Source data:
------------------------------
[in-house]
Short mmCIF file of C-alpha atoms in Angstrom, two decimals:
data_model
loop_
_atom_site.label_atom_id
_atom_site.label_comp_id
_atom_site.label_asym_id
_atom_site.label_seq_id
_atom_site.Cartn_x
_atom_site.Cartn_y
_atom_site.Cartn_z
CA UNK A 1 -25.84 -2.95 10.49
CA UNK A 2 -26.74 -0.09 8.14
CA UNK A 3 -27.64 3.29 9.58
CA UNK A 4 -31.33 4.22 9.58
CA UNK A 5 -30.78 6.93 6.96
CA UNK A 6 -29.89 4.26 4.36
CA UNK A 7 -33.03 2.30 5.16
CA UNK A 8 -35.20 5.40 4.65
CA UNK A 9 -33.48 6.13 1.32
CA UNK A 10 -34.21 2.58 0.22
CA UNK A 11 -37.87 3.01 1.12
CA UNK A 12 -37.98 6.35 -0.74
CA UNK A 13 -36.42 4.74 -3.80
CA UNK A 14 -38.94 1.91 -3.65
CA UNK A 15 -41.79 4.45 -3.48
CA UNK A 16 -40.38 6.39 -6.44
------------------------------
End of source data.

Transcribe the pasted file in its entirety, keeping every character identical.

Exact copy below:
[in-house]
Short mmCIF file of C-alpha atoms in Angstrom, two decimals:
data_model
loop_
_atom_site.label_atom_id
_atom_site.label_comp_id
_atom_site.label_asym_id
_atom_site.label_seq_id
_atom_site.Cartn_x
_atom_site.Cartn_y
_atom_site.Cartn_z
CA UNK A 1 -25.84 -2.95 10.49
CA UNK A 2 -26.74 -0.09 8.14
CA UNK A 3 -27.64 3.29 9.58
CA UNK A 4 -31.33 4.22 9.58
CA UNK A 5 -30.78 6.93 6.96
CA UNK A 6 -29.89 4.26 4.36
CA UNK A 7 -33.03 2.30 5.16
CA UNK A 8 -35.20 5.40 4.65
CA UNK A 9 -33.48 6.13 1.32
CA UNK A 10 -34.21 2.58 0.22
CA UNK A 11 -37.87 3.01 1.12
CA UNK A 12 -37.98 6.35 -0.74
CA UNK A 13 -36.42 4.74 -3.80
CA UNK A 14 -38.94 1.91 -3.65
CA UNK A 15 -41.79 4.45 -3.48
CA UNK A 16 -40.38 6.39 -6.44